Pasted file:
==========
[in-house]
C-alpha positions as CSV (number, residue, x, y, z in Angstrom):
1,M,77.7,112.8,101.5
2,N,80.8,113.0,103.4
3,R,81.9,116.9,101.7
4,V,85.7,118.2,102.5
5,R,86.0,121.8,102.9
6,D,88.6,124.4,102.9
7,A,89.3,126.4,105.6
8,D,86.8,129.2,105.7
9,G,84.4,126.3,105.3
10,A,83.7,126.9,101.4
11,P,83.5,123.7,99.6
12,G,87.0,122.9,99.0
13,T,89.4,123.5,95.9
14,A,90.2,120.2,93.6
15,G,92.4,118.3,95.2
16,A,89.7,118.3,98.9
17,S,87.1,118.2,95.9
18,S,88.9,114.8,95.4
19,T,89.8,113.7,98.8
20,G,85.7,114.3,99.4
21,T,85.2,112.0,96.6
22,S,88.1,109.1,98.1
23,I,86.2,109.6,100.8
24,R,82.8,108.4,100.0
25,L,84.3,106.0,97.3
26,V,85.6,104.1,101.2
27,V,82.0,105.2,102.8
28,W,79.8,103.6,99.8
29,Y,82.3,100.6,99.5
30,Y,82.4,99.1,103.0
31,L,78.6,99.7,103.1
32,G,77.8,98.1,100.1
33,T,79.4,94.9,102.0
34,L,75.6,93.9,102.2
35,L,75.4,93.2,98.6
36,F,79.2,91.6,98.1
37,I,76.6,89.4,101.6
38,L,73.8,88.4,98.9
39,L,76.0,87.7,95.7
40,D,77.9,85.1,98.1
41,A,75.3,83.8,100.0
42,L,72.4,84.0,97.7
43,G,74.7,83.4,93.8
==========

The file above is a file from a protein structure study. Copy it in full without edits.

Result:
[in-house]
C-alpha positions as CSV (number, residue, x, y, z in Angstrom):
1,M,77.7,112.8,101.5
2,N,80.8,113.0,103.4
3,R,81.9,116.9,101.7
4,V,85.7,118.2,102.5
5,R,86.0,121.8,102.9
6,D,88.6,124.4,102.9
7,A,89.3,126.4,105.6
8,D,86.8,129.2,105.7
9,G,84.4,126.3,105.3
10,A,83.7,126.9,101.4
11,P,83.5,123.7,99.6
12,G,87.0,122.9,99.0
13,T,89.4,123.5,95.9
14,A,90.2,120.2,93.6
15,G,92.4,118.3,95.2
16,A,89.7,118.3,98.9
17,S,87.1,118.2,95.9
18,S,88.9,114.8,95.4
19,T,89.8,113.7,98.8
20,G,85.7,114.3,99.4
21,T,85.2,112.0,96.6
22,S,88.1,109.1,98.1
23,I,86.2,109.6,100.8
24,R,82.8,108.4,100.0
25,L,84.3,106.0,97.3
26,V,85.6,104.1,101.2
27,V,82.0,105.2,102.8
28,W,79.8,103.6,99.8
29,Y,82.3,100.6,99.5
30,Y,82.4,99.1,103.0
31,L,78.6,99.7,103.1
32,G,77.8,98.1,100.1
33,T,79.4,94.9,102.0
34,L,75.6,93.9,102.2
35,L,75.4,93.2,98.6
36,F,79.2,91.6,98.1
37,I,76.6,89.4,101.6
38,L,73.8,88.4,98.9
39,L,76.0,87.7,95.7
40,D,77.9,85.1,98.1
41,A,75.3,83.8,100.0
42,L,72.4,84.0,97.7
43,G,74.7,83.4,93.8